When configuring a container in your task definition, define a container name, an image, CPUs, memory, optional ports to map, optional environment variables, an optional override command and links. You must specify how much memory (in MB) you want to reserve for each container, as well as how many CPU units to reserve (each 2.8 GHz processor has about 1,024 total CPU units). This ensures servers are not overloaded with too many containers which may prevent one container from using too many resources and slowing down other containers. The cluster homepage shows available CPU units and RAM. If either of these is running low, launch additional servers in your cluster before you launch more containers.

Creating a service

Once you've created a task definition, it's time to create a service, which is the ECS version of a simplified Auto Scaling Group. This ensures a certain number of task instances are running, and allows developers to tie them into an elastic load balancer. Assigning a role for services helps compartmentalize; individual Docker containers get their own identities and access management roles. This gives nearly the same power with EC2 as an individual Docker container.

You may want to start with a private Docker Registry, which can create a private repository of Docker images to pull into the system. A private Docker repository will appear as a configurable Docker container with support for storing the repository in Simple Storage Service.

Figure 2 shows an example task definition that I use to host my own Docker registry.

Figure 2

Figure 3 shows the related service.

Figure 3

My Docker hub internal load balancer proxies Port 80 to Port 5000. Because it's only allowed within my VPC, I don't need any custom authentication or SSL support. I can set up images to pull from that Docker repository, and I have a special Docker instance that I use to build and push images to that repository.

Running blue / green updates

Similar to Elastic Beanstalk, Amazon EC2 Container Service handles updates by spinning up extra tasks, switching over load balancers and terminating old containers after the new containers are ready. This typically eliminates downtime, so IT teams can push out updates during normal business hours without affecting customers.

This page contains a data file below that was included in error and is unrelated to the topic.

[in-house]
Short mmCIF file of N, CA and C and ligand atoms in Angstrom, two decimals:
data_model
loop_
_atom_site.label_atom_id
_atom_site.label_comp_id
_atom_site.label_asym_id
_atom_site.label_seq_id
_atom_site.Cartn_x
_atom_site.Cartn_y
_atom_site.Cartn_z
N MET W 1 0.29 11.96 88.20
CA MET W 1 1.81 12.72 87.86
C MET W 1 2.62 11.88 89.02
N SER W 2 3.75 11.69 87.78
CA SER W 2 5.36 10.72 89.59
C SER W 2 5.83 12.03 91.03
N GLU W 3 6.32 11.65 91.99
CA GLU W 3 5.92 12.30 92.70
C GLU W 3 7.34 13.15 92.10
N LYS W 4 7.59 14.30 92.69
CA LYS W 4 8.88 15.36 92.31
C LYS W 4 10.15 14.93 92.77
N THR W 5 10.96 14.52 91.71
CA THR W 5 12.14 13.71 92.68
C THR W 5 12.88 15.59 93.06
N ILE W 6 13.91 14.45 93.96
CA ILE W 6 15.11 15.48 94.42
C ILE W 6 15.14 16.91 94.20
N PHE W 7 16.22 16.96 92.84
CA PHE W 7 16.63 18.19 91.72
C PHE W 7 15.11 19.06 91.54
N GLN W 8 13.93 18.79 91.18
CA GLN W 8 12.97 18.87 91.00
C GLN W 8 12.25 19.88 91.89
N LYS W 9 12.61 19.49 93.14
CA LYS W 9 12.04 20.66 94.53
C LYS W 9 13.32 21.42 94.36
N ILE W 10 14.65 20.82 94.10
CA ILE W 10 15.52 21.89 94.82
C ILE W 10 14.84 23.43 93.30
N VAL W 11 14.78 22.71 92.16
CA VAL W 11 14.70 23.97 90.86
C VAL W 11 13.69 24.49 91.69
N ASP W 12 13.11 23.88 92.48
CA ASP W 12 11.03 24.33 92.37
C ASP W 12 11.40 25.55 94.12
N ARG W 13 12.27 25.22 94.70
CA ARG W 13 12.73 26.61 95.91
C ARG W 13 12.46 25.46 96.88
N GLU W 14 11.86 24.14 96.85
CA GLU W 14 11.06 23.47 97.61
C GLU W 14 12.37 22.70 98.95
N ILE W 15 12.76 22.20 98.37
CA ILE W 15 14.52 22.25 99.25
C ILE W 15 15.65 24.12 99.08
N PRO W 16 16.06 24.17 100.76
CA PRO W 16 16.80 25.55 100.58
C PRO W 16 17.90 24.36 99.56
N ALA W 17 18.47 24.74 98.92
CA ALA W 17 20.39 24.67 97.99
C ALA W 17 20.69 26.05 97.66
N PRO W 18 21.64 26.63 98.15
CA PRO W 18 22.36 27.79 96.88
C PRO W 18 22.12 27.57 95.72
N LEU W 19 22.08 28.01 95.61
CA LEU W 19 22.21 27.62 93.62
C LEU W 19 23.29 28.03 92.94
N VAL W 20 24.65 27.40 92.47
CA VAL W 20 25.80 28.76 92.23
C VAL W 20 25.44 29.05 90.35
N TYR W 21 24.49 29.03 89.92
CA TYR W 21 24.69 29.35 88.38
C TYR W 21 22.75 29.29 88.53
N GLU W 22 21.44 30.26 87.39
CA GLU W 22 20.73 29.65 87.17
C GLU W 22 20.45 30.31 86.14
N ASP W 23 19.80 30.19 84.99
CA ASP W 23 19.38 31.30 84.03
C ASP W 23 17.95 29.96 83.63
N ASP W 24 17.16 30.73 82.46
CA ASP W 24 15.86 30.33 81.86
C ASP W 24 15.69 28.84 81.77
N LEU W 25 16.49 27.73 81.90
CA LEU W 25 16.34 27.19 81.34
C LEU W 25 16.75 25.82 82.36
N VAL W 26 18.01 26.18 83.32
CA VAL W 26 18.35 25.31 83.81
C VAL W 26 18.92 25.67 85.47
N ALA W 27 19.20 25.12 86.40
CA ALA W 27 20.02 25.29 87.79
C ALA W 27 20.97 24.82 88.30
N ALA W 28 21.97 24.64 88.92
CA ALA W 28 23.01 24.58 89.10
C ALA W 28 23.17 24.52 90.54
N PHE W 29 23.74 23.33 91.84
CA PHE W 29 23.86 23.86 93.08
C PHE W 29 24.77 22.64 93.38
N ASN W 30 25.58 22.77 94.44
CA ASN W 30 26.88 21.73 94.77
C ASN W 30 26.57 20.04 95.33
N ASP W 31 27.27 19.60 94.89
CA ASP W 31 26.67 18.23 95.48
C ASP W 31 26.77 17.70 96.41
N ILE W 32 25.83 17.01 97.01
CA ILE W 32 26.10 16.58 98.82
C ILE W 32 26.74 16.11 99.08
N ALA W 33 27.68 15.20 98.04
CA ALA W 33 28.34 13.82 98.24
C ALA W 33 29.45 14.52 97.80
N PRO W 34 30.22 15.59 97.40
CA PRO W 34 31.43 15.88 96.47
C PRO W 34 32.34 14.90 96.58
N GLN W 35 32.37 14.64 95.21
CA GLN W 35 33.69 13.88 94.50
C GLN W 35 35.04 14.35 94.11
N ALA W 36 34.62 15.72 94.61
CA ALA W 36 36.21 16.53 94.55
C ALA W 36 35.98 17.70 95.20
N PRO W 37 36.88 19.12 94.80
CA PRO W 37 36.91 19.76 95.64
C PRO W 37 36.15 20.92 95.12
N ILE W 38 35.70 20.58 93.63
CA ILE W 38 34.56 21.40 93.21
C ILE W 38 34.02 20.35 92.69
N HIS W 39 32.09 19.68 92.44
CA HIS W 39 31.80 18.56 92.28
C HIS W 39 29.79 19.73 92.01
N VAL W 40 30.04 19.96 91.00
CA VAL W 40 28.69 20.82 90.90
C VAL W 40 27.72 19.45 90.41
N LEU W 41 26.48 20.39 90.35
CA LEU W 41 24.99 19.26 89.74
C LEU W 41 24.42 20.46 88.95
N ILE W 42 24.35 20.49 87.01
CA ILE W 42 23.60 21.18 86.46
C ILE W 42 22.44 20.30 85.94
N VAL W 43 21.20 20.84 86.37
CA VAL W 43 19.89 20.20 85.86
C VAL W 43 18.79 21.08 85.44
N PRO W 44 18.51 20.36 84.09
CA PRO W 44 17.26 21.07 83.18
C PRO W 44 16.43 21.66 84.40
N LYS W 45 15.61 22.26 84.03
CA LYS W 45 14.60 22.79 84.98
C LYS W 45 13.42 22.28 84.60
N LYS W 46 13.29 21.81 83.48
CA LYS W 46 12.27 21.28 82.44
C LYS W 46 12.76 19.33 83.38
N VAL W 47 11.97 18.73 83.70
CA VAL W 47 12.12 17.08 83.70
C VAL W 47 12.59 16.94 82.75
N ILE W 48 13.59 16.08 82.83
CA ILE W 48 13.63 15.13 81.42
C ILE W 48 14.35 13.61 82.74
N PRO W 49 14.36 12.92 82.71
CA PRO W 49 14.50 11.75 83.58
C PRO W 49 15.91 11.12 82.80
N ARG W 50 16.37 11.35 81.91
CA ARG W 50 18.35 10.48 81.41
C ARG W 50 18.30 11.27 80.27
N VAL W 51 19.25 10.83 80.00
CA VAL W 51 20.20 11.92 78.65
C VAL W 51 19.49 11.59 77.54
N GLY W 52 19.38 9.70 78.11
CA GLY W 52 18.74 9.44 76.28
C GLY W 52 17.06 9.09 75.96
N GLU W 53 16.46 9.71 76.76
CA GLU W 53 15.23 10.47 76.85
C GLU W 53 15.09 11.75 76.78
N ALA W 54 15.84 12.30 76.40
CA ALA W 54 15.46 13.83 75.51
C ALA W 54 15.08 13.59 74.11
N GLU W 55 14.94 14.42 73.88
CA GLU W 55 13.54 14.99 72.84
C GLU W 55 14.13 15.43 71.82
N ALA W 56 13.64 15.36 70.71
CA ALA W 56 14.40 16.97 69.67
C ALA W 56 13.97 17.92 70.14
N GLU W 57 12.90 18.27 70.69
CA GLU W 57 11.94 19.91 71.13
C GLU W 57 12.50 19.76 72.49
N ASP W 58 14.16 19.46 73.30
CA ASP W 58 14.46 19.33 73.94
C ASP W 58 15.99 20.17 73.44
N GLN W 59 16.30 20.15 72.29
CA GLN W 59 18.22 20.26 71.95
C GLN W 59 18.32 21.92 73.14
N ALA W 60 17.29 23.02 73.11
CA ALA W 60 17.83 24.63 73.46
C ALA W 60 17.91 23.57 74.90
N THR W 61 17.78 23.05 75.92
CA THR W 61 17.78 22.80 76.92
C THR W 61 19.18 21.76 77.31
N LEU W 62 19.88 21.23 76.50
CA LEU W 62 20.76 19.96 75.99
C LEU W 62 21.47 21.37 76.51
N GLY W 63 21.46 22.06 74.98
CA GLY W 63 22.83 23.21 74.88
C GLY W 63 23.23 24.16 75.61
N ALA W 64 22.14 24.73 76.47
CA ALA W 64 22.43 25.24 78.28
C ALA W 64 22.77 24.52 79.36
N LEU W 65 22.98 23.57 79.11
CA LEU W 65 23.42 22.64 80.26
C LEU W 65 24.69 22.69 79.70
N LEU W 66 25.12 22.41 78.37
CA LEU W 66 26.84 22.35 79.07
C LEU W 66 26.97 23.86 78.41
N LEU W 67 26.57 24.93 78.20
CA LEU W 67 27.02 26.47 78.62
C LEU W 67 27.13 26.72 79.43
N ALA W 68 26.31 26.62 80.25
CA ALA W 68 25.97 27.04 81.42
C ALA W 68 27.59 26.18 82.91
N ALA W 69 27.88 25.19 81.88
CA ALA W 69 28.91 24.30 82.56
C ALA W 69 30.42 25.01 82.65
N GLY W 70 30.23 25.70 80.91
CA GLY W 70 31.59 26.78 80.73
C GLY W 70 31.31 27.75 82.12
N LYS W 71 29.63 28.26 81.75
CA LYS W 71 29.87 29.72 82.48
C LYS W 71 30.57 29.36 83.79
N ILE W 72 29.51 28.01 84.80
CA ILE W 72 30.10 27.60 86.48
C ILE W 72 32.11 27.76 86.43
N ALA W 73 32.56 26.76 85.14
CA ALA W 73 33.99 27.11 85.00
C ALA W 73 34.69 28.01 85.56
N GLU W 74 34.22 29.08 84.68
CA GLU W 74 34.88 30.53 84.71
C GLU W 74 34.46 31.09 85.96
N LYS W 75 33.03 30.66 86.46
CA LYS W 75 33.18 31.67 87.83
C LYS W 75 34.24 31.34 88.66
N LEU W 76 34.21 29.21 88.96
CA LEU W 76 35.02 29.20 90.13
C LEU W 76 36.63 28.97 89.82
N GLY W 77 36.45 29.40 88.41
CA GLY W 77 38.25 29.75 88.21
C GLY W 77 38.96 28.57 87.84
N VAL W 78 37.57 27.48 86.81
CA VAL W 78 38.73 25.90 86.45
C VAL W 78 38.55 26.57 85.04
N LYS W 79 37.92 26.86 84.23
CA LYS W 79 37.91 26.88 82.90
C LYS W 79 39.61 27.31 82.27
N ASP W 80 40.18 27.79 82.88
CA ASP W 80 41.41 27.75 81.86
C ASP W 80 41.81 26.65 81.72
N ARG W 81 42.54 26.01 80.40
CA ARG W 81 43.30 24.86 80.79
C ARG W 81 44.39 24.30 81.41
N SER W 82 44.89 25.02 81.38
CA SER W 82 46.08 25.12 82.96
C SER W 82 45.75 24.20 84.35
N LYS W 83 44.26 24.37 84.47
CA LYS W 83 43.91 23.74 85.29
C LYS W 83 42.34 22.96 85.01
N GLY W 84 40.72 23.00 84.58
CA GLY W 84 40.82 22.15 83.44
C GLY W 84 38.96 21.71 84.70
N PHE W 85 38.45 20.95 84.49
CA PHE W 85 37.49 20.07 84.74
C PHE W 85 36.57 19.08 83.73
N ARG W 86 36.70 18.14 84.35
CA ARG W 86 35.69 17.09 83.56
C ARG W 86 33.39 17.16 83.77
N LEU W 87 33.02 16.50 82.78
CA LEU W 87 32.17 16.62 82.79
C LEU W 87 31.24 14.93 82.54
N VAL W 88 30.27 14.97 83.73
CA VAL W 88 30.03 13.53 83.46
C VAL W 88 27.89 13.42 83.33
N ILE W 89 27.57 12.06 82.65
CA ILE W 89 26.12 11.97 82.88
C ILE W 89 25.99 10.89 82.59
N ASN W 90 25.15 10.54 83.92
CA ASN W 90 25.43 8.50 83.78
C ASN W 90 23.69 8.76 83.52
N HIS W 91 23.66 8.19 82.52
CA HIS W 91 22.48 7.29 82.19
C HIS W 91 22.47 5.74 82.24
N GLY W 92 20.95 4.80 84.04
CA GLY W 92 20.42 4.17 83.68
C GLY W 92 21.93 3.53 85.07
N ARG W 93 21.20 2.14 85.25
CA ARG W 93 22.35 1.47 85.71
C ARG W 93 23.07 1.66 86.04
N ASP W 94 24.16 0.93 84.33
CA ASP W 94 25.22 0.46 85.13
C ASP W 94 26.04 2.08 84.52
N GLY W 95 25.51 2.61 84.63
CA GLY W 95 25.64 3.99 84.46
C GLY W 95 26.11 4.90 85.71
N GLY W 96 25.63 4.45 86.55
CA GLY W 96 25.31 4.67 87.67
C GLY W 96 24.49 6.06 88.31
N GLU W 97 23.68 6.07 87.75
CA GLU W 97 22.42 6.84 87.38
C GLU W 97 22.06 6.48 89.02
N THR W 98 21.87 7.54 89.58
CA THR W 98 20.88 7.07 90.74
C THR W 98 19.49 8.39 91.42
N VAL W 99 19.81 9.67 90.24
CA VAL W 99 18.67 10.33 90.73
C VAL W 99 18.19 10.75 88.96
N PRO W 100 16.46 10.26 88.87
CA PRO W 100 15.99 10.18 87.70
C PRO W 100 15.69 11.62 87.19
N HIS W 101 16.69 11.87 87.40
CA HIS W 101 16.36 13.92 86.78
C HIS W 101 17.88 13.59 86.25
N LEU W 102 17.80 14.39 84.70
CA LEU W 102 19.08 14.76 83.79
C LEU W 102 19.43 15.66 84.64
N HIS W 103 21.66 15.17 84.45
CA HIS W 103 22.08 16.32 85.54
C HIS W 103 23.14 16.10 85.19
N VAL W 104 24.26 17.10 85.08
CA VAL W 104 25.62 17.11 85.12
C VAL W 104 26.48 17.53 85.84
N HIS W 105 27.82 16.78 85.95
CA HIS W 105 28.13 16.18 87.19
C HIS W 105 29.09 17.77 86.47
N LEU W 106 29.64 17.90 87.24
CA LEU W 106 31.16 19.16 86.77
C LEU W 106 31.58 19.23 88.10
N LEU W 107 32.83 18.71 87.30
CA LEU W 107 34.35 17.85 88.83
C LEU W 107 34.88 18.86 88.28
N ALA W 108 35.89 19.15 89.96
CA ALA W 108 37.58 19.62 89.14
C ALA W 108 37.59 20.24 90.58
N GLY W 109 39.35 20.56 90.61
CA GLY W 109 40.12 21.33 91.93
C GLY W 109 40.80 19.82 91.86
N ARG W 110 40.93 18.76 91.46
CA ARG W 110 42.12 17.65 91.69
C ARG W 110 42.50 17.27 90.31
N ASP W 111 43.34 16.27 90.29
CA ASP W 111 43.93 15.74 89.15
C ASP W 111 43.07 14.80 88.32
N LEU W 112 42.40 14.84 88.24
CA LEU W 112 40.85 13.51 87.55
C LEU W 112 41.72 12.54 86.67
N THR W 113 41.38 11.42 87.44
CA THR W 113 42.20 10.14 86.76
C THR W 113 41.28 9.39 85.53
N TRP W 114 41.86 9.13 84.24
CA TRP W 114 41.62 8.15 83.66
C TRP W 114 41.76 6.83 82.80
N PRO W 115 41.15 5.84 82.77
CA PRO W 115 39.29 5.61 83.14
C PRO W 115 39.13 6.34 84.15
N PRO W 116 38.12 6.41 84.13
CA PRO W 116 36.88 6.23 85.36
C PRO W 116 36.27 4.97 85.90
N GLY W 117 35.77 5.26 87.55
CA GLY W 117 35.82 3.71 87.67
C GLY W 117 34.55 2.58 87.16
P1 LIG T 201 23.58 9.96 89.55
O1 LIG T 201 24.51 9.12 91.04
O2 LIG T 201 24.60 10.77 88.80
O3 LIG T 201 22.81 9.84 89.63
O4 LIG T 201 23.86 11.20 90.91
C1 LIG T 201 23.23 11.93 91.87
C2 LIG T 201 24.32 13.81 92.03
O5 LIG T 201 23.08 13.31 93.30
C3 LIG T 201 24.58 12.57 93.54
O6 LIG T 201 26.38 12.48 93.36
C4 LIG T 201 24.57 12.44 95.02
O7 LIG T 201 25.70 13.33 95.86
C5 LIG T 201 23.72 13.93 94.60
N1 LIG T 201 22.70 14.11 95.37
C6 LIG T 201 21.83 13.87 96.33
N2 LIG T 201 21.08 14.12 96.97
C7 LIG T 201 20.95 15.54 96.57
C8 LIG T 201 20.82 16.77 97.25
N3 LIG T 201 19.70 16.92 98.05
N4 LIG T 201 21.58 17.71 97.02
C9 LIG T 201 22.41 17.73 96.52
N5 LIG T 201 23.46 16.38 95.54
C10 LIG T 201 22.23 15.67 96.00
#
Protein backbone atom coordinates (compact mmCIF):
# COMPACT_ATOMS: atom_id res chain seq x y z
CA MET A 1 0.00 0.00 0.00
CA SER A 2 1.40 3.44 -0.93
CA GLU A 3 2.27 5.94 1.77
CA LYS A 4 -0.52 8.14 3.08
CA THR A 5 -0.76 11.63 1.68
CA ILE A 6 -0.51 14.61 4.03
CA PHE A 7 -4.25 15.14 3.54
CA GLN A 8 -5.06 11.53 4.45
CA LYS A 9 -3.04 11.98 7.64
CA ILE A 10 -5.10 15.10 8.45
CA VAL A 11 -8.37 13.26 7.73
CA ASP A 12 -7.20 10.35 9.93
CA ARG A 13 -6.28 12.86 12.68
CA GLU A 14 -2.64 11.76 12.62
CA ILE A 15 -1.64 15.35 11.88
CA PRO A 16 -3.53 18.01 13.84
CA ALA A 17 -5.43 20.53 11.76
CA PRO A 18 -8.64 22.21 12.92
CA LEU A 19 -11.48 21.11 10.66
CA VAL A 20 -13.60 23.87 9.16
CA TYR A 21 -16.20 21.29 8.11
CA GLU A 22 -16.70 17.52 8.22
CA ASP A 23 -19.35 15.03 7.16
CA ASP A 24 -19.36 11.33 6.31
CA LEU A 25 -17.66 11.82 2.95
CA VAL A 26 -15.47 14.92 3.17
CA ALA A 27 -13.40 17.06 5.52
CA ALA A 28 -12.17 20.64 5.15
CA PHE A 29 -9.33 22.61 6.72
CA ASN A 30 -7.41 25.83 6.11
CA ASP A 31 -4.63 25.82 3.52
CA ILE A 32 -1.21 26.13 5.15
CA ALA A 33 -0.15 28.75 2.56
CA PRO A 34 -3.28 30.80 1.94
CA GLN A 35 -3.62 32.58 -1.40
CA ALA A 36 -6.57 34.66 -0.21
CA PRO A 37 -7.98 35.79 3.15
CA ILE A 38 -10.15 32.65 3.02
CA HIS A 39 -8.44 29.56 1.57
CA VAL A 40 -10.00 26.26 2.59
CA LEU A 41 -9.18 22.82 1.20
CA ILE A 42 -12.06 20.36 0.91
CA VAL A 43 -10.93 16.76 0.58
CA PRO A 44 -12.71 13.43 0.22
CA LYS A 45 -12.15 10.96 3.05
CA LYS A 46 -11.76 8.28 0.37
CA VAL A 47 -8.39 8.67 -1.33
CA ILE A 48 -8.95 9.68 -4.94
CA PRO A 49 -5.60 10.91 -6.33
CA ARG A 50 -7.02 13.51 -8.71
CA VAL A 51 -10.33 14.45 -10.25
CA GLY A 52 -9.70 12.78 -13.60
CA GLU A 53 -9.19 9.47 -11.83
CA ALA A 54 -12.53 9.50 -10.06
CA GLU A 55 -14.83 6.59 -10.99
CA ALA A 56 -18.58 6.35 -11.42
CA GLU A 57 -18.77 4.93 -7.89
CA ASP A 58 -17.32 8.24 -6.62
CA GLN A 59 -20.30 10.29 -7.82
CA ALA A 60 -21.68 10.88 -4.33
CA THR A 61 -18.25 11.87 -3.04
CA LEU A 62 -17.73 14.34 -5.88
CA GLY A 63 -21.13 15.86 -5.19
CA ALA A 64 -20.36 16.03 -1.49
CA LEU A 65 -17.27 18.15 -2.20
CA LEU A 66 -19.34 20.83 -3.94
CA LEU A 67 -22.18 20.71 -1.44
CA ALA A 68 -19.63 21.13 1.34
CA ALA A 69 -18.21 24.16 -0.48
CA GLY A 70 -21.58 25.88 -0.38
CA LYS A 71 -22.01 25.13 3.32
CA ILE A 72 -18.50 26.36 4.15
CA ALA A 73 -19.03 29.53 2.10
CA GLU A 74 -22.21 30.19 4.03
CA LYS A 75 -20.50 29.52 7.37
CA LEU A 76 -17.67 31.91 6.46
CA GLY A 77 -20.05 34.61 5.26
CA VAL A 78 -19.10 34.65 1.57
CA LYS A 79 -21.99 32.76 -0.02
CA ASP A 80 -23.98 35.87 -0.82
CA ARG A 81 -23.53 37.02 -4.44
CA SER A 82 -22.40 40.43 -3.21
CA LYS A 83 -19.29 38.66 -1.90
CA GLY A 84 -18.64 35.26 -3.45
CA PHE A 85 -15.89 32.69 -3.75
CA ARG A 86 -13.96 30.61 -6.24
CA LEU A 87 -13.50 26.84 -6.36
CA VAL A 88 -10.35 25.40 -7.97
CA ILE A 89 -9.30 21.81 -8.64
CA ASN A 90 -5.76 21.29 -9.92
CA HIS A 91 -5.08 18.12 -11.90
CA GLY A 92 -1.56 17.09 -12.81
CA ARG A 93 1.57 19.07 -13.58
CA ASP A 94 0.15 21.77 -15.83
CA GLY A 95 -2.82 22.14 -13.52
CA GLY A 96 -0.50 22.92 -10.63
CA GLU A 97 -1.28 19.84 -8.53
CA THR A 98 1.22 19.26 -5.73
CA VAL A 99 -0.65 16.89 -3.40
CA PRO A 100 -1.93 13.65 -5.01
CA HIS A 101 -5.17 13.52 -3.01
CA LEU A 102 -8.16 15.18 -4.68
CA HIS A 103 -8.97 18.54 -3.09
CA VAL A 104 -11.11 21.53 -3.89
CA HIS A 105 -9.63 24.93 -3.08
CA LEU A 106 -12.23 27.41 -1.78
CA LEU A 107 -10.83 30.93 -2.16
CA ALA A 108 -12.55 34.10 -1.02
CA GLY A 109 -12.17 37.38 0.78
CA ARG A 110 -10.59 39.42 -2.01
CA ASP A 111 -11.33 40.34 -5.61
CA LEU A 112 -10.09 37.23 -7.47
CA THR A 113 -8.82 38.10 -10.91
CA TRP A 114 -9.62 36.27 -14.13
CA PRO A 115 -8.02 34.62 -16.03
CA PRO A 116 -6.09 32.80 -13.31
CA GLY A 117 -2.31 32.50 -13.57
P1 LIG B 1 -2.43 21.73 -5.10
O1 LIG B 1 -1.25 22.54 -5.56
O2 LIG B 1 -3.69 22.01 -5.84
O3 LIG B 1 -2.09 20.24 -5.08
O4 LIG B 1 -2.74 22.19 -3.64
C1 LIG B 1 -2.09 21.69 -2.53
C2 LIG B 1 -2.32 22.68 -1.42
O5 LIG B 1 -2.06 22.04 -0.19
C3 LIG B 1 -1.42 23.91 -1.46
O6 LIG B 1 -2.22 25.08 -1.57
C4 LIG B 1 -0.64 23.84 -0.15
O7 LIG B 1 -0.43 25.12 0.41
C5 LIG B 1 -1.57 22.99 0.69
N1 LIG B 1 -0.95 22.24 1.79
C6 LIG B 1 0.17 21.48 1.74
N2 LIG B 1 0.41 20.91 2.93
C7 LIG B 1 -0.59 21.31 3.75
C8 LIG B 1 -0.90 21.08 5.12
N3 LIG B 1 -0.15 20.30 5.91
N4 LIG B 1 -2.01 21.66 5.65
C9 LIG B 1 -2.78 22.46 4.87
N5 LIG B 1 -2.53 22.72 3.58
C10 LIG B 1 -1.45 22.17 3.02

To do a blue / green deployment, create a new version of your task -- probably pointing to a new version of your image -- and then update the service to use that revision. In ECS, all task revisions are saved, so you can easily revert back to an older version if something goes wrong with a deployment.

ECS vs. Beanstalk for Docker containers

Running Docker on Amazon instances is not a new concept. If you need a Web-based application to regularly use new deployments, Beanstalk with Docker is the best option. But this isn't necessarily ideal for running several microservices behind an application. If you have a Web application that drives other back-end systems, such as video transcription extraction, automated image facial detection or game analytics, you may need to use both ECS and Elastic Beanstalk with Docker.

It can be best to direct microservices on ECS to read from SQS queues and then scale services to run multiple copies of those services across your fleet. For example, I have a fleet of 4 m3.xlarge instances running 10 copies of a PDF extraction tool, two copies of a full-text indexing system, four copies of a delivery system and a few miscellaneous tasks such as updating our Geckoboard dashboards and synchronizing data to RDS for analysis in Tableau.

To add more PDF extraction processes, I can go into that service and increase the number of running tasks. If I need more space, I can either bump up the server size or increase the size of my pool. If I did this on Beanstalk, I would need at least 10 different instances to run 10 copies of my PDF extraction tool. With ECS I can take advantage of larger instances that run at a lower cost compared to running several small instances.

ECS makes the most sense if you're using Docker on AWS. With Amazon doing the majority of the work, you can easily manage instances while using familiar elements like elastic load balancing, auto scaling and similar services with a fixed number of instances for containers.